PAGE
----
Ortiz Method #10: Indexed Annuities

24 Apr Ortiz Method #10: Indexed Annuities

Annuities may not be known for their flexibility. I mean it is a contract with an insurance company so that isn’t much of a surprise that liquidity is not their area of strength. What annuities lack in flexibility they make up for with variety. There are countless different annuities out there with varying rates of return and stipulations, but they are generally broken down into a few different categories. In this article, we will be discussing Indexed Annuities. They are also referred to as equity-indexed or fixed-indexed annuities.

Annuities are sometimes used as a way for investors to avoid the stock market. Well, not with indexed annuities. Indexed annuities were made with the opposite intention, to let annuity holders participate in market gains while still being able to protect yourself from the downturns in the market. They work by paying a participation rate based on the performance of a specific market index. The S&P 500 for example. This sounds fantastic in theory, but of course, it cannot be that simple. It is important to make sure not only that indexed annuities are right for you, but also if they do fit your portfolio that you are picking the one that best suits your financial goals and needs. The best place to start is by understanding how they work.

Annuities were originally designed to compete with CD returns, not stock market returns. Indexed annuities were designed to earn a modest amount of interest that you can turn into an income stream in the future. Indexed annuities are not all bad, but they do get very complicated. But broken down, it is easy to see if and how an indexed annuity will work for you. As previously stated, indexed annuities have a participation rate that is based on the performance of a market index. But how is this performance calculated? Participation rates are calculated either on the year-over-year gain in the index, or the average monthly gain over a 12-month period. Again, you do not get to participate in all this gain with indexed annuities. This is because of the ‘participation rate’. The participation rate limits the annuities participation in the percentage of growth of the index. For instance, if the index your annuity is linked to has a year-over-year growth of 10% but your participation rate is 50% your yield is then 5%. Participation rates can be as low as 25% and as high as 100%. You should also be aware that the industry average is between 80%-90% and is usually subject to change after the first year. This brings us to yield caps. Most indexed annuities will also include a yield cap, which is another limitation to the amount of money that is accredited to your accumulation account. If you have a yield cap of 3% then that is where you cease participation in market gains of that index. These yield caps range from 1% to 4%. On the flip side, there are also guarantees on the low end of your market participation rates as well. The minimum rate of returns is for the times when the market has a down year. The minimum rate could be 0%  to 2% guaranteed rate of return on your money if your index performs poorly over the life of your contract. In summary, make sure that you ask your agent or advisor about yield caps, minimum rates of return, and participation rates, as they will dictate how much money comes back to you.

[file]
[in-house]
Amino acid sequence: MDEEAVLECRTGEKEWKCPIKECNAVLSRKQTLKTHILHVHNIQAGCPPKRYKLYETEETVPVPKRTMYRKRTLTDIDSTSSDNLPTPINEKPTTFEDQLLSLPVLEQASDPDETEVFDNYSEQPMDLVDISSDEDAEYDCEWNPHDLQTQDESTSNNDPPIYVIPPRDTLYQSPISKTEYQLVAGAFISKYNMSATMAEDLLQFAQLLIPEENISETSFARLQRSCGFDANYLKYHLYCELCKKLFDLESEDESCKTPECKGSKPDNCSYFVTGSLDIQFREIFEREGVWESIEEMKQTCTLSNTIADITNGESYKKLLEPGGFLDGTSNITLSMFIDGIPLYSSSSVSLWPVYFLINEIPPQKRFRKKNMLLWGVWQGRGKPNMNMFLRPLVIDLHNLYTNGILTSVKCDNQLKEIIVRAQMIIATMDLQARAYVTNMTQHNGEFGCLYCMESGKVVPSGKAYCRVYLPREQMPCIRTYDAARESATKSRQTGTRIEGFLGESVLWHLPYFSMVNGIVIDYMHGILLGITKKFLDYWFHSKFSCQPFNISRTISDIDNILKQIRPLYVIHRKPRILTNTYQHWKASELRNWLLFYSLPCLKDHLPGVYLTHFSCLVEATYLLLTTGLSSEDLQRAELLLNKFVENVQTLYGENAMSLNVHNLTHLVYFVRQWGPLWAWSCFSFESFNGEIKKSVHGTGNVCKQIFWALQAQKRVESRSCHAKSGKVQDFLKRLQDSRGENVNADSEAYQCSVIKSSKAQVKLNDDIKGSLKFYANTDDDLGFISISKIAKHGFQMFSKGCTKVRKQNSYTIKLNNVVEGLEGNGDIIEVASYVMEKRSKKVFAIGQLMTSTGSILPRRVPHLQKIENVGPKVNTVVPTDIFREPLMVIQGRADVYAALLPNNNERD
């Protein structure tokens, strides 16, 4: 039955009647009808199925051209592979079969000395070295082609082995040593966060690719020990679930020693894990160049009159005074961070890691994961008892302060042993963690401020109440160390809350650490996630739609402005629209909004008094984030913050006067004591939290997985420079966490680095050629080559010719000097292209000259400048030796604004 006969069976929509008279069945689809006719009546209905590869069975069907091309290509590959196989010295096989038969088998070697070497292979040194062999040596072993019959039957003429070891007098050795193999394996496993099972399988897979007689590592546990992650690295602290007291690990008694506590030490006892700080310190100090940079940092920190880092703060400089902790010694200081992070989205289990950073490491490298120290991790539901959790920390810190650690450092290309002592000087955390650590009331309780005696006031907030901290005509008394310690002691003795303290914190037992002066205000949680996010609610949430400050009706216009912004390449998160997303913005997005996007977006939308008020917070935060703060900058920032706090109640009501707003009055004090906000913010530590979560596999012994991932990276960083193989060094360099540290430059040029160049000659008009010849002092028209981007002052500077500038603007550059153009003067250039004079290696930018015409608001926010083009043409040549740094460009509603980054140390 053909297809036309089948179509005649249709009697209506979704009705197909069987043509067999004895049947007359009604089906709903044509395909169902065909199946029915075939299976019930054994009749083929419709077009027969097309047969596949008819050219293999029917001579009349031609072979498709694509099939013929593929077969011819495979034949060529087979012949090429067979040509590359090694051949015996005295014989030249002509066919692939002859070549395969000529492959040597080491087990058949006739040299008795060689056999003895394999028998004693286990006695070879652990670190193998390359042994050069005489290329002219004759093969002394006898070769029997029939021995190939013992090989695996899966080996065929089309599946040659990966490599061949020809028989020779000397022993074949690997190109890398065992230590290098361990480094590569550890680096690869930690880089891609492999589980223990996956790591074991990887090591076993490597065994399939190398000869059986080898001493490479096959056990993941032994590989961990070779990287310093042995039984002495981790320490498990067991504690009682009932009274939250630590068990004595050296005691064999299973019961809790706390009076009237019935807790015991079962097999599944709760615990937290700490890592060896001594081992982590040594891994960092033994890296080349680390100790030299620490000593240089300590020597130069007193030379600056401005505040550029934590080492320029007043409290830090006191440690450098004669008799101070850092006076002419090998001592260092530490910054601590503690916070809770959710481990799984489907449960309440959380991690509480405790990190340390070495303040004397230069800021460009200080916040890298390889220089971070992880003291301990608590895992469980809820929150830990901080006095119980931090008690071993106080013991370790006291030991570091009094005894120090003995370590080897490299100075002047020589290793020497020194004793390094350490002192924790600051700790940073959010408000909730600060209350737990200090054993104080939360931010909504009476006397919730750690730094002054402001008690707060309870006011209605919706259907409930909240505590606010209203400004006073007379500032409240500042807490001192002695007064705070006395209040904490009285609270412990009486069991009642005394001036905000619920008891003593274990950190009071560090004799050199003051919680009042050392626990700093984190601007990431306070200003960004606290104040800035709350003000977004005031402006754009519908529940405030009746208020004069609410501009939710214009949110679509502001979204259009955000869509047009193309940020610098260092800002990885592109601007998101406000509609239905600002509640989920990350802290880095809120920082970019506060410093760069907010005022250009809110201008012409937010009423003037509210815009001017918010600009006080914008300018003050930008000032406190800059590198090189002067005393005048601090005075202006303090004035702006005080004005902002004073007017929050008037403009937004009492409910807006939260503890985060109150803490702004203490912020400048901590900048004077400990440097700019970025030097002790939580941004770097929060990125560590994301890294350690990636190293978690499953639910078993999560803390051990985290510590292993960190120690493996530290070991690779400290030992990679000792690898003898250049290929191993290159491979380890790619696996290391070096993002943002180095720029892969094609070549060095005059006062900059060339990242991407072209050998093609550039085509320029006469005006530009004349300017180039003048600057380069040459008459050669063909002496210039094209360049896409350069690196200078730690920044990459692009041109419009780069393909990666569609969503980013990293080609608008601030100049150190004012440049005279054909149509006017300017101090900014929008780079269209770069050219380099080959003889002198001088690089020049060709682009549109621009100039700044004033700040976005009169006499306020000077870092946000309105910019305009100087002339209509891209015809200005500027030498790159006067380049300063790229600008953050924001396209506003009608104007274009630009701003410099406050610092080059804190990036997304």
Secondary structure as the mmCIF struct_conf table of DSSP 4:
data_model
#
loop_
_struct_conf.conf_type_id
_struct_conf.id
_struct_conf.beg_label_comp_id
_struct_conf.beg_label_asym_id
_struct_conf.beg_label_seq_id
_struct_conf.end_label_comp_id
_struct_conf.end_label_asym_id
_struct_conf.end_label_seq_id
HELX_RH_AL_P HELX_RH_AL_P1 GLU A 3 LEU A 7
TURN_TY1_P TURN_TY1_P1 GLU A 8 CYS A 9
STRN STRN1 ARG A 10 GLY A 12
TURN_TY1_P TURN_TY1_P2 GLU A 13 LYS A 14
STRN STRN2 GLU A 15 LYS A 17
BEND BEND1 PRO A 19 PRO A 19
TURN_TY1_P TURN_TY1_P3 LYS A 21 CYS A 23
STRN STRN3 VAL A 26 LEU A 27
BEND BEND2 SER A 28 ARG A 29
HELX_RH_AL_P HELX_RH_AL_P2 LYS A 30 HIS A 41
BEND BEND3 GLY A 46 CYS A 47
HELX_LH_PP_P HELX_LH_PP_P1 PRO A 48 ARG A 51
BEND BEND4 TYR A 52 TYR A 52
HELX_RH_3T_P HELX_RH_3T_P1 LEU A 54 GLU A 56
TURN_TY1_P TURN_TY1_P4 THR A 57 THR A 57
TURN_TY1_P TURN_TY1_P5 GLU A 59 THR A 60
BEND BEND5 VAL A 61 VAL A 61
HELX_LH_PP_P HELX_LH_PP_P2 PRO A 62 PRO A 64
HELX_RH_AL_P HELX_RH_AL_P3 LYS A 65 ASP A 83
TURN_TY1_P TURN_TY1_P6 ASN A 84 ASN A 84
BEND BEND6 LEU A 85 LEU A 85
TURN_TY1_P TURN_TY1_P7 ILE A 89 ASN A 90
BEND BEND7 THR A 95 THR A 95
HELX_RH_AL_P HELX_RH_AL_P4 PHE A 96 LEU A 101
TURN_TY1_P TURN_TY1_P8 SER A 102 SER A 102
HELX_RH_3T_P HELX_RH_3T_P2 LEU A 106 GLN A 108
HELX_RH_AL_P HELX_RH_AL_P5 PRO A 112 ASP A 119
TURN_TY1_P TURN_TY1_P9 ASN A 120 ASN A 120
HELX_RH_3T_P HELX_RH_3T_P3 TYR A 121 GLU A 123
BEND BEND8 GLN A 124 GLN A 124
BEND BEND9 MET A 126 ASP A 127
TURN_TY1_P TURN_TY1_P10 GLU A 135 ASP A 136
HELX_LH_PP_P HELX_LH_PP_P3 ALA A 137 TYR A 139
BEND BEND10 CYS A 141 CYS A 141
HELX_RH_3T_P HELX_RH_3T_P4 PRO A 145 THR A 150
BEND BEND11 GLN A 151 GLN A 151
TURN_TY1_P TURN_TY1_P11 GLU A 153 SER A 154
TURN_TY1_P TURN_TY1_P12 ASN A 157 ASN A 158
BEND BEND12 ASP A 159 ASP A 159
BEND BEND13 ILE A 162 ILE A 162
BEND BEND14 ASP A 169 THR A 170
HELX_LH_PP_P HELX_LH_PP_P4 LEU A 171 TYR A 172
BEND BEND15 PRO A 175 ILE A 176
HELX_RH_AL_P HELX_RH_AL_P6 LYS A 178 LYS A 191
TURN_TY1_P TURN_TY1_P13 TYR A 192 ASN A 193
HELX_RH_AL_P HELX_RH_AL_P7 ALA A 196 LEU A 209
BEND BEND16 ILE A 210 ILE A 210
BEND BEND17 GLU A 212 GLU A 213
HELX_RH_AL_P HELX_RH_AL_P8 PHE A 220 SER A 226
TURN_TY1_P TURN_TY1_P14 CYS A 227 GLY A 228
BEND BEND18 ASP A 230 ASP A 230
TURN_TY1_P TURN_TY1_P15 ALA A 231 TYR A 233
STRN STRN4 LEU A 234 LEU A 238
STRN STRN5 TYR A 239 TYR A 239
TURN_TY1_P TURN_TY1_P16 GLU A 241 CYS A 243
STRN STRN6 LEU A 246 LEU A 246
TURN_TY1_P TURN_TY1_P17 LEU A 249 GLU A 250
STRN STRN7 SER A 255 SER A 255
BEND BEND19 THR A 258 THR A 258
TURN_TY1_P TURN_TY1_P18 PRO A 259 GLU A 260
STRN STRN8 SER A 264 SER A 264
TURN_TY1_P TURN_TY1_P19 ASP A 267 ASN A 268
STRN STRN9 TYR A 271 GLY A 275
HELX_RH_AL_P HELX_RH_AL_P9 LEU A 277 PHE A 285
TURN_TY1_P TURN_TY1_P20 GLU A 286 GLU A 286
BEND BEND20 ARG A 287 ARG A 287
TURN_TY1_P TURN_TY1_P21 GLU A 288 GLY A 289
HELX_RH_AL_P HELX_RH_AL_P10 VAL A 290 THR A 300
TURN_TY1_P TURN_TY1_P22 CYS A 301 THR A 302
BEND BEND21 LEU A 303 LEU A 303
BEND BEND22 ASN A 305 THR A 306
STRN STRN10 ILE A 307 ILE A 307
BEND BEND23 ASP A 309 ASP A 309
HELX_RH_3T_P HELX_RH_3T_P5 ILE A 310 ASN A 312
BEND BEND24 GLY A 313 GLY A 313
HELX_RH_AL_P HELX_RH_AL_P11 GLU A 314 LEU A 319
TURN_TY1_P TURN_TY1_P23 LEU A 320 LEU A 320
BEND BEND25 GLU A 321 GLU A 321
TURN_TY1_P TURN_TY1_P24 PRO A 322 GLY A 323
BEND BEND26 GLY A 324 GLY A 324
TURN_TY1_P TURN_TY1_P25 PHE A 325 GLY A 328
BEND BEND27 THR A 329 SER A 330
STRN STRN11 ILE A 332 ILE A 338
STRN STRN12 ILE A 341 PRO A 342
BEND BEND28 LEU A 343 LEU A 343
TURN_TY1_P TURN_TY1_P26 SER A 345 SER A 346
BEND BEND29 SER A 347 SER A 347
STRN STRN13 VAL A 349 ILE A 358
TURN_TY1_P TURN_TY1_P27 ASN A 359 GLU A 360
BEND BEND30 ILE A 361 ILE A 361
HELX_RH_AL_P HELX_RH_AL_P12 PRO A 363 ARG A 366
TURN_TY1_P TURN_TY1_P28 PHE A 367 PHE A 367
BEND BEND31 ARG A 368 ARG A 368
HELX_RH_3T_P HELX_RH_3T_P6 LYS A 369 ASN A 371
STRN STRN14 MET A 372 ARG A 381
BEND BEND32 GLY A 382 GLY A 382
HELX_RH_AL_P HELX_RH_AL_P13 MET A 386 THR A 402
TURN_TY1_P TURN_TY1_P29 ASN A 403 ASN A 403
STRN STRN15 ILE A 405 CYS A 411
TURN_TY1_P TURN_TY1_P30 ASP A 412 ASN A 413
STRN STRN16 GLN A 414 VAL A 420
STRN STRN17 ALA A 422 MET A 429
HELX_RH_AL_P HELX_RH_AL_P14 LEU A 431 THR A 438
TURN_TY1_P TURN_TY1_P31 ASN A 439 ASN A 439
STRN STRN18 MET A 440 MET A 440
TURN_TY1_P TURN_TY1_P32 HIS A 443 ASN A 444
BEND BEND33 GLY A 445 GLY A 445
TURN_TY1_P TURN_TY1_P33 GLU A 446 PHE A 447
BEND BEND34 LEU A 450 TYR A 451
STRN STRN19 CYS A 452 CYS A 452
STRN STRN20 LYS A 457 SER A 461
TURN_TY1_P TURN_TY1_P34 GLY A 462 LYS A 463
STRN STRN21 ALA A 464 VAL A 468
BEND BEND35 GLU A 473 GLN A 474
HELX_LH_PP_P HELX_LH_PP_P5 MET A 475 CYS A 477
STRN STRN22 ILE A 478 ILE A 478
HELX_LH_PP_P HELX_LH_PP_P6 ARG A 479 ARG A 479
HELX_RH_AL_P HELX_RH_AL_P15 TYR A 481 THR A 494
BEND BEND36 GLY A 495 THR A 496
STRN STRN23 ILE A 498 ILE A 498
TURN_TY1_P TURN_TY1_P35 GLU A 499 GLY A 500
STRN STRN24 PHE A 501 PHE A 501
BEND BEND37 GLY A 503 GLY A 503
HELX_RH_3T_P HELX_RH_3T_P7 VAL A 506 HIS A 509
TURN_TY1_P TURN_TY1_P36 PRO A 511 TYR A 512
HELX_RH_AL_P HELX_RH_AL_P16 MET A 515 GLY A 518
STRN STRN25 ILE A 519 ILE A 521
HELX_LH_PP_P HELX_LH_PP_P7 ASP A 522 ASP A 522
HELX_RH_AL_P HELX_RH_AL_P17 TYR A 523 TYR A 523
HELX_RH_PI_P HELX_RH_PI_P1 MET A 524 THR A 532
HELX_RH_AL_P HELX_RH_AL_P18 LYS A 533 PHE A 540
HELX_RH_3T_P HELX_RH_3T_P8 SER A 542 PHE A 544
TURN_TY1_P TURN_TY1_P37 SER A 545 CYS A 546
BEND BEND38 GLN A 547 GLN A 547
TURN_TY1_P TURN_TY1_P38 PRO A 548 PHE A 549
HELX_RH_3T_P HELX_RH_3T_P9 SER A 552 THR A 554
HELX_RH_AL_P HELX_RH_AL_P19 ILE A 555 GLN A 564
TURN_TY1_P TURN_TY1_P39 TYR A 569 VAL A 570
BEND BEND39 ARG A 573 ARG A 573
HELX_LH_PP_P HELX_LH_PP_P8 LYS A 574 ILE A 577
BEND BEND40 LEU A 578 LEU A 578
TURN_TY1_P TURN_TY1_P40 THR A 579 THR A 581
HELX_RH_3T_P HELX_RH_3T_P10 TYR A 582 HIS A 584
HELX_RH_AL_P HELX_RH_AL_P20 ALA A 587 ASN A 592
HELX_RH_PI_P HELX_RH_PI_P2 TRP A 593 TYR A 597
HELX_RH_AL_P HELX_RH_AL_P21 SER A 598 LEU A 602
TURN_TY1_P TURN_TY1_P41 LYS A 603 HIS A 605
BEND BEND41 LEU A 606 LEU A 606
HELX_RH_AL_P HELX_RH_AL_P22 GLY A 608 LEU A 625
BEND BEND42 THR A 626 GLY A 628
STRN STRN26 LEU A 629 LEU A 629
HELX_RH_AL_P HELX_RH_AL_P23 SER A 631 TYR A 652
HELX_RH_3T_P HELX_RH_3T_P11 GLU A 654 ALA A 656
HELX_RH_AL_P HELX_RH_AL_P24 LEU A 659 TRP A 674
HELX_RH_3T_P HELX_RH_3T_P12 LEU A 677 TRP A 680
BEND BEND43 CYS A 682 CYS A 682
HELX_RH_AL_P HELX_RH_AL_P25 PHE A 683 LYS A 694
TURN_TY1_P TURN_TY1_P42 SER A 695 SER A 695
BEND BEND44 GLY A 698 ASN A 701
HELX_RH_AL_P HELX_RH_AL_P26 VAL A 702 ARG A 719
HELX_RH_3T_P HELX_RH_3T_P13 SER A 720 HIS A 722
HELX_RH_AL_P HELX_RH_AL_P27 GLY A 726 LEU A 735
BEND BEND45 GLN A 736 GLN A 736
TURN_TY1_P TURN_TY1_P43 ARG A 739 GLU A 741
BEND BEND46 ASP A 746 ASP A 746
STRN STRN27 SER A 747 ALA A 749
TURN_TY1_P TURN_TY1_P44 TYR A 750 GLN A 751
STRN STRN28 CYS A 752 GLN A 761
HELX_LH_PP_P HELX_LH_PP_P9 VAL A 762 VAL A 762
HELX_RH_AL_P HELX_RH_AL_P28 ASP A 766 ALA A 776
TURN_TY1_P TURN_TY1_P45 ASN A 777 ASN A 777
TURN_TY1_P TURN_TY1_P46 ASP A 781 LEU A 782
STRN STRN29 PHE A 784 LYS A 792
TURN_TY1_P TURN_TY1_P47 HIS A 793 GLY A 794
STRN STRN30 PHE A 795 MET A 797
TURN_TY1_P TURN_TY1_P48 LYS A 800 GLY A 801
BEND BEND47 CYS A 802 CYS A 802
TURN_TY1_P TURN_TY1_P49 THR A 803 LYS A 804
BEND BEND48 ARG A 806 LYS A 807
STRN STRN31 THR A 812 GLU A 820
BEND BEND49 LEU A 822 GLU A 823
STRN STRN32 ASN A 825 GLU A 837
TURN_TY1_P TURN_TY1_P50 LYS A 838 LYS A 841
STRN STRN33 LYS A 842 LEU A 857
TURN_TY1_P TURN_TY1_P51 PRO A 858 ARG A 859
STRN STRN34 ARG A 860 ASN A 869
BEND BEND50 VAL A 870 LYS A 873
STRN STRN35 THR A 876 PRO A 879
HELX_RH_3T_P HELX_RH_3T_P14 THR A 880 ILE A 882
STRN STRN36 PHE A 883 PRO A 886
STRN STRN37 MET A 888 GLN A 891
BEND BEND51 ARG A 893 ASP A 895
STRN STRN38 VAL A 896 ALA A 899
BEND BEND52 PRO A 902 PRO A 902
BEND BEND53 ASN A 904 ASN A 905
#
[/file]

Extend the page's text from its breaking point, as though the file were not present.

There are also certain intervals on your annuity timeline where the insurer will adjust the value of the account to any gain that occurred during that time frame. This could be done year-over-year, or it could be done point-over-point. Your principle is typically protected. You can lose money in these types of annuities if you withdraw money from your account before you are 59 1/2 or if you surrender the annuity too soon. If you withdraw early you could get hit with portfolio draining taxes. And if you surrender the annuity too soon you are looking at hefty surrender charges. It would be wise to avoid annuities if you are going to need that money in the next few years.

Annuities also have these provisions called riders that are used to ensure certain aspects that are important to you are included in the annuity contract. Make sure you check out our blog next week where we will discuss these in greater detail and how they will affect your money.

When it comes to indexed annuities there are a lot of things that you want to remember and consider. From the actual participation that you will have in the market to the performance of the annuity with and without the riders that you may want. Remember, you want to make your choices based on what the annuity will do, not what it could do. If you have questions about indexed annuities or annuities in general, contact us at Ortiz World Wealth and get a consultation on your financial status today. And remember Plan Smarter Live Better.

 

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